St. Patrick’s Day falls on March 17th every year to memorialize the patron saint of Ireland, St. Patrick. Don’t wait till the last minute to make preparations if you want to celebrate with traditional Irish American fare.
We’ve assembled everything you need right here on our Discover Blog and Online Meat Market. You might wonder why St. Paddy’s Day has become such a well loved holiday in the U.S.? For a little perspective, we consulted the census bureau to learn that over 31 million Americans trace their heritage back to Ireland. The population of Ireland is 4.5 million, so there are six to seven times more Irish Americans than Irish in Ireland. That’s a significant number. Although records aren’t complete, it’s estimated that 4.5 million Irish immigrants searching for a new start made their way to the U.S between 1820 and 1930. The numbers explain part of the popularity, but the flavors of old world Irish American cuisine is the most likely reason. Many who have no Irish heritage will also celebrate with St. Patrick’s Day Food Favorites: Corned Beef, Beef or Lamb Stew, Short Ribs, Meat Pies, Cabbage, and Potatoes.
- Homemade Corned Beef Brisket (Brine Your Own) – by Katie Wells | Wellness Mama
- Homemade Corned Beef – by Brianna Ascher
- Corned Beef Hash – By Sean Coonce | Pastured Kitchen
- Easy Slow Cooker Corned Beef & Cabbage – by Carrie Forrest | Clean Eating Kitchen
- Pressure Cooker Corned Beef & Cabbage – by Russ Crandall | The Domestic Man
- Classic Pastrami with Spicy Sauerkraut Slaw – by Carley Smith | The Fairy Gutmother
- Beef Brisket Tacos – by Jessi Heggan | Jessi’s Kitchen
- Nacho Average Brisket – GiGi Ashworth | GiGi Eats Celebrities
- Grilled Beef Brisket – by Danny & Julia Sterling | Cumberland Heritage Co.
Have you ever tried making your own Corned Beef? If you’ve marinated meat, and slow-cooked a roast, then you have the skills necessary to make corned beef. Plus, when you make it yourself, you know exactly what ingredients are in it. The good news is that it’s not complicated. There are some great recipes out there, but we have some of our favorites on our Discover Blog to make it easy to find.
One thing you’ll notice if you do this yourself. The typical “pink” coloring of corned beef is not natural. That bright pink color is from producers adding the preservative sodium nitrite. If you must have the pink color in your corned beef, we’d recommend using a natural ingredient like beet juice or red cabbage to give it that appearance. Either way, you’re in charge in the kitchen so make it your own.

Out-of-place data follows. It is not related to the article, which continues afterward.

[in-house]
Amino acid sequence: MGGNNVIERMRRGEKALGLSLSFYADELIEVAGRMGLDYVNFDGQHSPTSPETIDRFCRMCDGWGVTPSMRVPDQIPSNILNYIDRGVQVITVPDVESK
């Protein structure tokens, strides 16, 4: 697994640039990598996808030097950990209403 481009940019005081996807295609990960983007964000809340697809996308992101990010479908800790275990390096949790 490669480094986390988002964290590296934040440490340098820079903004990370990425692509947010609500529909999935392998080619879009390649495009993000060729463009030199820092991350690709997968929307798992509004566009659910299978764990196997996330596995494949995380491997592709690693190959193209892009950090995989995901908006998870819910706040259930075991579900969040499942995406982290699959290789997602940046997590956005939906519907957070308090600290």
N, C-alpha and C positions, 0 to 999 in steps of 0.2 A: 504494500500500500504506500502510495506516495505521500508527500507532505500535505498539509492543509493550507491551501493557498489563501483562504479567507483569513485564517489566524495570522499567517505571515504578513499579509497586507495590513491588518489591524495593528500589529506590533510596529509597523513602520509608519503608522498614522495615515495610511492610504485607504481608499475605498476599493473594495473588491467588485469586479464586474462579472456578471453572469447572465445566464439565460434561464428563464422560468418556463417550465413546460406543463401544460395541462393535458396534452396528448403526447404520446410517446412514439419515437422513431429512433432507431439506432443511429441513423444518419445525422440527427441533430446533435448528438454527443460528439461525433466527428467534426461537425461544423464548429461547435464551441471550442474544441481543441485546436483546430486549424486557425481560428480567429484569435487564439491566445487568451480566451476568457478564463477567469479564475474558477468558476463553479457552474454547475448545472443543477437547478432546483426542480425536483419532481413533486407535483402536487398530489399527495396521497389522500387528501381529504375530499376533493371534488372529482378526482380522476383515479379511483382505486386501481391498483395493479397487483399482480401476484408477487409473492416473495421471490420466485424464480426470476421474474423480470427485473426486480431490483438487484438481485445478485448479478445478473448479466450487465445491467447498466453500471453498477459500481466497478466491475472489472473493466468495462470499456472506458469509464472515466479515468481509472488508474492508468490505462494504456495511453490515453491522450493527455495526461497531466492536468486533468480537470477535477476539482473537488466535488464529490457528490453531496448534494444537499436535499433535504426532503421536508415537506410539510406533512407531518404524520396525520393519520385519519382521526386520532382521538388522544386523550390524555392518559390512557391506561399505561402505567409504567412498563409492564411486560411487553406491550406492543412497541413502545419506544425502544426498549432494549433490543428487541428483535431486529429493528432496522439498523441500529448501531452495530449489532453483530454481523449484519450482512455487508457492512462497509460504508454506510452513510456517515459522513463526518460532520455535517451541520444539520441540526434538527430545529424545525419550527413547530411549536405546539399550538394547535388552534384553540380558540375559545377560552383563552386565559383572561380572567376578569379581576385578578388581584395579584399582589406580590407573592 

There is also a common misconception that corned beef must have something to do with corn. “Corned” actually refers to the size and shape of the salt chunks that were used to cure the beef back in the early days. Those salt chunks are referred to as “corns”.
Choose Your Cuts
OK, so you’ve decided to make your own brine. You might be wondering what makes the best cuts of beef for Corned Beef? We’ve got answers to those questions and many more on our Discover Blog.
- Choose the Best Cut of Corned Beef — Flat vs Point
- How to Smoke Grass-fed Brisket
- What is Brisket? Cuts, Parts, & More Explained
Pre-Brined All-Natural Corned Beef
Not everyone will want to brine their own corned beef brisket. It does take time to make the brine and at least a couple days to marinate properly, so in that case we have just the ticket. Over several years, we’ve perfected our all-natural recipe for making Corned Beef. It’s delicious if we do say so ourselves – but lots of other people say so too. So, if you’re short on time this St. Patrick’s Day but still want to enjoy the old world flavors of authentic Irish-American cuisine, give our all-natural traditional recipe Grass-fed Corned Beef a try. Our recipe is simply delicious and it contains NO nitrates or Nitrites. Ingredients: Beef, Water, Sea Salt, Garlic Powder, Nutmeg, Coriander, Citric Acid, Natural Spices (clove, cinnamon, allspice). We never have enough of these tasty briskets to meet demand, so don’t delay.